Is your dog acting weird all of a sudden? Do they sit down after grooming, or drag their butt after being at the groomer? Let’s figure out why!

puppy being groomed

Is Grooming Traumatic for Dogs?

Is your dog acting a little weird after a trip to the groomer? Believe it or not, but the pet groomer can be a scary place for your pup—especially if this is a new thing. The lights are bright. The floors are hard and slippery. And there are weird tools, smells, and sounds.

All of that can be a bit overwhelming, scary, and intimidating for your poor pup. So once they leave, they might be a bit overstimulated, and a bit freaked out. This is definitely normal, but not the way you want your dog to feel. Here are some things you can do in the future to help the experience be less traumatic.

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1. Exercise your dog

If your dog gets nervous about going to the pet groomer, take them for a long walk beforehand. Or even throw the ball in the yard for them to wear them out. Once all that anxious energy is gone, they will feel much calmer.

2. Giver your pup a massage

Yes, people do actually massage their dogs. This can be very calming and soothing for a nervous pup. You could even put on some lavender aromatherapy.

3. Practice baths and grooming at home

If you routinely give your dog baths, brush them, and use a blowdryer on them at home, it won’t seem so scary at the groomer’s. You could even let your dog sniff things like the brush, blowdryer, nail clippers, and scissors, so they feel comfortable around these tools.

4. Find a groomer who is gentle, calm, and understands

It’s a good idea to vet some different groomers before you pick the right one. And talk with them about your dog’s anxiety. This way they’ll know what to expect, and how to help.

5. Take a practice visit to the groomer

Take your dog for a little practice visit to the pet groomer, so they can see what it’s like and how it smells. They can get a feel for environment ahead of time, so they feel more comfortable during the real visit.

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6. Make the car ride enjoyable

You could bring a toy along in the car ride, and give your pup some treats or a bone. That way they’ll associate the car rides with positive things, rather than the fears of going to the groomer.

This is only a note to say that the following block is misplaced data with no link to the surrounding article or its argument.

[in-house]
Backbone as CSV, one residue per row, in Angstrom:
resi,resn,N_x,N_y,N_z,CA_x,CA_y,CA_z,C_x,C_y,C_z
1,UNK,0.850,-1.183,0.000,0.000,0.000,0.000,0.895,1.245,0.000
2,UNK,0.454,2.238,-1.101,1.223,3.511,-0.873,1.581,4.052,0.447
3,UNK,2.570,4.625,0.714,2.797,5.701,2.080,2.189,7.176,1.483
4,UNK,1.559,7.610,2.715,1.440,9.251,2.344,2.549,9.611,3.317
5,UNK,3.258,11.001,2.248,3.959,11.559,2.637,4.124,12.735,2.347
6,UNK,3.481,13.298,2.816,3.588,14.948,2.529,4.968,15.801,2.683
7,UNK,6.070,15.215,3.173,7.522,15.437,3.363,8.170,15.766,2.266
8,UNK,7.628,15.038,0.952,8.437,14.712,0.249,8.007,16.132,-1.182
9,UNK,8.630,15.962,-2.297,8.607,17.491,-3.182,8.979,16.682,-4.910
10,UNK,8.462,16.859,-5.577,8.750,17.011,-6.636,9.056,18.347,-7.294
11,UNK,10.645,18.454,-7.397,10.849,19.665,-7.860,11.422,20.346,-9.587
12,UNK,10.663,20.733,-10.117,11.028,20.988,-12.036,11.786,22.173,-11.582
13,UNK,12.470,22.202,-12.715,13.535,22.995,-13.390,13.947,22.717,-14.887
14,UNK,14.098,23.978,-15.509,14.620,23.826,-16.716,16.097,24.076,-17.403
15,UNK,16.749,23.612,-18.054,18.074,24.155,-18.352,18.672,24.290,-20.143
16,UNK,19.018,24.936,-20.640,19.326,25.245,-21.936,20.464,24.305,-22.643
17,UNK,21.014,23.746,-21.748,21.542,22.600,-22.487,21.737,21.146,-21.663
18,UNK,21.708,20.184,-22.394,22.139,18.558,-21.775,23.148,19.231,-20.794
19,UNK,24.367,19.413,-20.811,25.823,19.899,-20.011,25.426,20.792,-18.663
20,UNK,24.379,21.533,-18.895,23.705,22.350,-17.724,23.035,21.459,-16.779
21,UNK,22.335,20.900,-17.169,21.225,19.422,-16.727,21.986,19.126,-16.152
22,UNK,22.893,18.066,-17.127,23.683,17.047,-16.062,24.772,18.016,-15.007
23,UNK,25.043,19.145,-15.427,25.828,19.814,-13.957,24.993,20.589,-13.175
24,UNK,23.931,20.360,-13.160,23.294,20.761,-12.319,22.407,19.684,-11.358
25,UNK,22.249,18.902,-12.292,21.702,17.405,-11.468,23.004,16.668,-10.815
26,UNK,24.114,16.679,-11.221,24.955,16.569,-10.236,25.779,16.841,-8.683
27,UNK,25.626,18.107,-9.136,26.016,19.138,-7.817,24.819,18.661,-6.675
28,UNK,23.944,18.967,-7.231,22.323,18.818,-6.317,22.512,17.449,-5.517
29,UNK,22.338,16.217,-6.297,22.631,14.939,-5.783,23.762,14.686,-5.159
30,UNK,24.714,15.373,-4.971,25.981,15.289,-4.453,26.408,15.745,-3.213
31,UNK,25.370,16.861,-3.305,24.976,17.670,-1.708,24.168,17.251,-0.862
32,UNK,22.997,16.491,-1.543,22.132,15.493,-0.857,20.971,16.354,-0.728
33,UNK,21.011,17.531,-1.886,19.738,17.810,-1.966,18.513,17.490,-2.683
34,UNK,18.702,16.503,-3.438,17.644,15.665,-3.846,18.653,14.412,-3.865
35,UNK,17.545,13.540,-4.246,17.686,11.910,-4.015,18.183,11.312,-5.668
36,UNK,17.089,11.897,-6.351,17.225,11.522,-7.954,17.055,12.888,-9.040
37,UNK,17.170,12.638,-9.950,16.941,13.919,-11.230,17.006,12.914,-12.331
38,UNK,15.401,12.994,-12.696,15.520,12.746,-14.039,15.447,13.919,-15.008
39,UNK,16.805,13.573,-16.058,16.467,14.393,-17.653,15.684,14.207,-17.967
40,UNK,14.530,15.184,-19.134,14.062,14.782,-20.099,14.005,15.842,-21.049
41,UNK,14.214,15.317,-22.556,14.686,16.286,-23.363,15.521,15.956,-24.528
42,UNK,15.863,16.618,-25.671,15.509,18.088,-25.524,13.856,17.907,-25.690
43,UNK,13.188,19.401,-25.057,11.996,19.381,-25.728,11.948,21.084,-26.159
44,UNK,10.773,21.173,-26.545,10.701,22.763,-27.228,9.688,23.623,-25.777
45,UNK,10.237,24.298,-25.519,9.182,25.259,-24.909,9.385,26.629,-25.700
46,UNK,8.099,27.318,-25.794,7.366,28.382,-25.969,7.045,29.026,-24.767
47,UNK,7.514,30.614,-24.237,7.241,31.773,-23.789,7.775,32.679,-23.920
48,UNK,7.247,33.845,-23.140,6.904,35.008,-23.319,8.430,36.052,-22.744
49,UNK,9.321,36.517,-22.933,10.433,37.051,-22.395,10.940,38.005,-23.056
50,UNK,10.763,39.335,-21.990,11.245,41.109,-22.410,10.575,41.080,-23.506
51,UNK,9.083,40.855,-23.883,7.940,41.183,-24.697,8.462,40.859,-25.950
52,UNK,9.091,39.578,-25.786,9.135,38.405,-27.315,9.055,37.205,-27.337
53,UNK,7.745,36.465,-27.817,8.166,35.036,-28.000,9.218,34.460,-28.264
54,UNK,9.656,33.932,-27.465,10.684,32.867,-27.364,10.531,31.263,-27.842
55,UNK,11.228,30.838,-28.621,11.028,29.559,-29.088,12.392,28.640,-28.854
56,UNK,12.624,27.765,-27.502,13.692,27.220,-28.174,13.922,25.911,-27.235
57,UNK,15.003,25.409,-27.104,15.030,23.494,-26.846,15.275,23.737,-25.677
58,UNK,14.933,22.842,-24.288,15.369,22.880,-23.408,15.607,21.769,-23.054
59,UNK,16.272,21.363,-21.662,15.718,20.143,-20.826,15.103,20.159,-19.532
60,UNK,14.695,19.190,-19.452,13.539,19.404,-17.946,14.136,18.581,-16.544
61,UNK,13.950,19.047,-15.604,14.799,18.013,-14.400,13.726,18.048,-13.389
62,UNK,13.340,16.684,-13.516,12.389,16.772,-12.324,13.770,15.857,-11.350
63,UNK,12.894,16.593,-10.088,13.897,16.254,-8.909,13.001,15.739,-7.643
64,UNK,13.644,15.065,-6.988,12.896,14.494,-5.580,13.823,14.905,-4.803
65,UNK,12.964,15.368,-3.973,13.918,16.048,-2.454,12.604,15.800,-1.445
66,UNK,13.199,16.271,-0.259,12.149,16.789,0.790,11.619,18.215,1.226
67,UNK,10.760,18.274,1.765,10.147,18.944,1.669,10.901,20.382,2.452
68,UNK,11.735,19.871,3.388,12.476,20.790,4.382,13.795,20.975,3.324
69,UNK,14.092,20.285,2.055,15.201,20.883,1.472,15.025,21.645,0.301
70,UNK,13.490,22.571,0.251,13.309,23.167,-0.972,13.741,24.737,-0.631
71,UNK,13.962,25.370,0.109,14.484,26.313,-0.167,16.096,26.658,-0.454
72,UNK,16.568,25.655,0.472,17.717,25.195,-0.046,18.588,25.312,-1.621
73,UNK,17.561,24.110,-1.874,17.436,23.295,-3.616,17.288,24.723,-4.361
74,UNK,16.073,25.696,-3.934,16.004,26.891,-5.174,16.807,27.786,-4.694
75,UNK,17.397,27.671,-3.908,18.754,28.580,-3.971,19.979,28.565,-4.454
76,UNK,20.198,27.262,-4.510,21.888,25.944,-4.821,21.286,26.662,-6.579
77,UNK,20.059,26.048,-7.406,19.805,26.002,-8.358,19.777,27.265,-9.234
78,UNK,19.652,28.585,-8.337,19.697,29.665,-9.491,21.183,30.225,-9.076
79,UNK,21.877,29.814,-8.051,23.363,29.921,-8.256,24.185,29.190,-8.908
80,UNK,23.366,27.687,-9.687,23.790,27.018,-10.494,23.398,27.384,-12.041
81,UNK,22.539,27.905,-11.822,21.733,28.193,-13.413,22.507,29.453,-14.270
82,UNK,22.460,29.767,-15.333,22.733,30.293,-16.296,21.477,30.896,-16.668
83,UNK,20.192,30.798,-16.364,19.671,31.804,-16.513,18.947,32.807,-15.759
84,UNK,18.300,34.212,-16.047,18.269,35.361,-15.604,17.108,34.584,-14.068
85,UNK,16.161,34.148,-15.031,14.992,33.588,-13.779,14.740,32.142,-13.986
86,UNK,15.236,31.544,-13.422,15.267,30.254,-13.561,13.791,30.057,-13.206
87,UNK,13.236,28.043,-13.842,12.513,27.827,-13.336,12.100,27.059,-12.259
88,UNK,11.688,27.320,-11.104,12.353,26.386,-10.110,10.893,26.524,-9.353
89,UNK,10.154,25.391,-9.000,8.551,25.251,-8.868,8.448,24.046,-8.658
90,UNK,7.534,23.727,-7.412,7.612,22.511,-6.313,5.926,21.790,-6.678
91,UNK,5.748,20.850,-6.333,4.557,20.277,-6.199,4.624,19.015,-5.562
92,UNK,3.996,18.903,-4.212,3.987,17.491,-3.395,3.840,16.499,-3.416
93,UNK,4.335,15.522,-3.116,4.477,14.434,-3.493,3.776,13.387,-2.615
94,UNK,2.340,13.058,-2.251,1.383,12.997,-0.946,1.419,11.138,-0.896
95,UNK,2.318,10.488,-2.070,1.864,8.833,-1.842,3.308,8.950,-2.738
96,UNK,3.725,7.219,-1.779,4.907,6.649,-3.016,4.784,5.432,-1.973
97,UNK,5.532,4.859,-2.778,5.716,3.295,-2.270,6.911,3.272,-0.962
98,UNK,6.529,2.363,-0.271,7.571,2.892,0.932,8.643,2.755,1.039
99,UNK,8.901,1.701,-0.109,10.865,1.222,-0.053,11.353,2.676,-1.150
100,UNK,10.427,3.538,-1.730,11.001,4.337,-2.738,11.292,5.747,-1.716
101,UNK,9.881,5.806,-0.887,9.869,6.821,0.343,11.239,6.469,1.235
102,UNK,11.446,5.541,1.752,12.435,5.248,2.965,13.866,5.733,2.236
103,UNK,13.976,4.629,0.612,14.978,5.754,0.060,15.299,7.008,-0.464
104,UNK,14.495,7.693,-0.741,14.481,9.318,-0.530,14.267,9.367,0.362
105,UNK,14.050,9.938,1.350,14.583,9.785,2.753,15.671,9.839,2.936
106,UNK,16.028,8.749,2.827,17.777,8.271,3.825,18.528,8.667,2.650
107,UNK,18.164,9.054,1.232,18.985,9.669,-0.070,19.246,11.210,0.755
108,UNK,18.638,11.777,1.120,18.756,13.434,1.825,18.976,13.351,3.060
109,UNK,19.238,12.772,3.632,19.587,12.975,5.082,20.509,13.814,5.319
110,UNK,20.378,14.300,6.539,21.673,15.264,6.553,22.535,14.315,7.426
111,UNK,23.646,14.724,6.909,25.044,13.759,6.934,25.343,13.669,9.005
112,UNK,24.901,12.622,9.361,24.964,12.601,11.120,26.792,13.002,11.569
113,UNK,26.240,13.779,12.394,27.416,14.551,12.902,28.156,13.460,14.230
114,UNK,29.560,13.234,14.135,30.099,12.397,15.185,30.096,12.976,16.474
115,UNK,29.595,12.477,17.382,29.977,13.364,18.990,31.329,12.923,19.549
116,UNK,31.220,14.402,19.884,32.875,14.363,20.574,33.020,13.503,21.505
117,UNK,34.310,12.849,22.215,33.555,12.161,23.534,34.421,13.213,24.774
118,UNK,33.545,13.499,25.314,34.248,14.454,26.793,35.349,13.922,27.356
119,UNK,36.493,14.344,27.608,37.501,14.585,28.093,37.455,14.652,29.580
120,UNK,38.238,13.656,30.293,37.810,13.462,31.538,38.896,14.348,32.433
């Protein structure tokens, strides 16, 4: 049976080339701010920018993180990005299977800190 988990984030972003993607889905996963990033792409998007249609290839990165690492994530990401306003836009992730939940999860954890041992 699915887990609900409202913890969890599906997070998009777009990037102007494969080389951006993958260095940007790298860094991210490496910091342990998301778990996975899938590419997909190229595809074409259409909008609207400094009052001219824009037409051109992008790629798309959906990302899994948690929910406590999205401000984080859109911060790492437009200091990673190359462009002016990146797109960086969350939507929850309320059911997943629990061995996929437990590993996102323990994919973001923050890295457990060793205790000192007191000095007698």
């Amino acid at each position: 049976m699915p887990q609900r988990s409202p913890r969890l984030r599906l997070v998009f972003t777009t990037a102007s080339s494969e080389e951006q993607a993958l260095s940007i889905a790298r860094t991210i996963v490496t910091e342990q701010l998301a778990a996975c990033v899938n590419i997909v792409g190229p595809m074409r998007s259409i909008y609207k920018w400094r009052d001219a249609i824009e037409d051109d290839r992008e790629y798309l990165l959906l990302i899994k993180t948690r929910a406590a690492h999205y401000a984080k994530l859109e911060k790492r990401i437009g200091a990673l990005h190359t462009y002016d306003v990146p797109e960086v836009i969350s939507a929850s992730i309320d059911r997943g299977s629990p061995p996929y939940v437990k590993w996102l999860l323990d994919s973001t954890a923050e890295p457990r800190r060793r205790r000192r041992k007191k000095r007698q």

dog at the groomer

Why is My Dog Uncomfortable After Grooming?

Does your dog seem a little odd after the groomer in a different way? Maybe they don’t seem anxious or traumatized. But rather, they keep sitting down all of a sudden, and scooting their butt. What in the world are they doing? Why do they keep dragging their butt across the floor?

Your dog could just be scooting because they have an itch or irritation. If your dog is the type that gets groomed frequently, they “may experience clipper burns and irritations from sprays, perfumes, or grooming products that get under their tail and around their bottom.”

Check your dog for any cuts or nicks. And ask your groomer what types of products they use. They may have to switch to hypoallergenic products for your pup.

Why Does My Dog Scoot After a Haircut?

Your dog could be acting weird and uncomfortable because while they were at the pet groomer’s, the groomer checked and emptied your dog’s anal glands. Does this sound gross and weird? Yep, it sure does! But it’s actually really important. Let’s talk about why, and what that means for your pup.

“Dogs have two small anal sacs on either side of their rear end that contain a foul, fishy-smelling liquid they release when they poop. The liquid may be a biomarker that helps leave a sort of ‘poop print’ for other dogs to smell.”

Typically, a dog’s anal sacs will empty on their own during a bowel movement. But if there’s a problem and they aren’t working properly, the fluid can build up, and the sacs can get inflamed. The reason this is a problem is because it causes the liquids to solidify—preventing them from releasing naturally.

This can become infected and painful for your pup. And even after the anal sacs are emptied, your dog could be experiencing irritation or pain—causing them to scoot on the floor.

What Do I Do If My Dog is Having Anal Sac Problems?

If you’re not sure whether your pet groomer emptied your pup’s anal sacs, it’s important to call them and ask. Otherwise, there could be a different problem like allergies, parasites, or a tumor, and you’ll want to contact your veterinarian.

At this point, contact your vet. They will be able to express your dog’s anal glands, if that is still needed. And they’ll give your pup a round of antibiotics and pain medications.

Helping Your Dog Post-Grooming with the Fi Dog Collar

Grooming can sometimes be a stressful experience for your pup, leaving them feeling uneasy or even causing them to exhibit strange behaviors afterward. The Fi Dog Collar, however, is designed to provide you with peace of mind and help you monitor your dog's well-being during these times. Its smart tracking features allow you to keep an eye on your dog's location and activity levels, helping you understand their behavior and ensure their safety.

Whether your dog is acting unusual or scooting due to possible anal sac discomfort, it's essential to keep an eye on them and consult with a veterinarian if needed. The Fi Dog Collar's real-time alerts and health monitoring features help you stay informed about your dog's condition and whereabouts, offering an extra layer of security for your furry friend.

Take control of your dog's health and safety, especially after stressful grooming sessions, with the Fi Dog Collar. With its advanced tracking and activity monitoring capabilities, it's the perfect tool to help you ensure your pup's comfort and well-being.

For more helpful articles about pet-parenting tips, check out the Off Leash blog at

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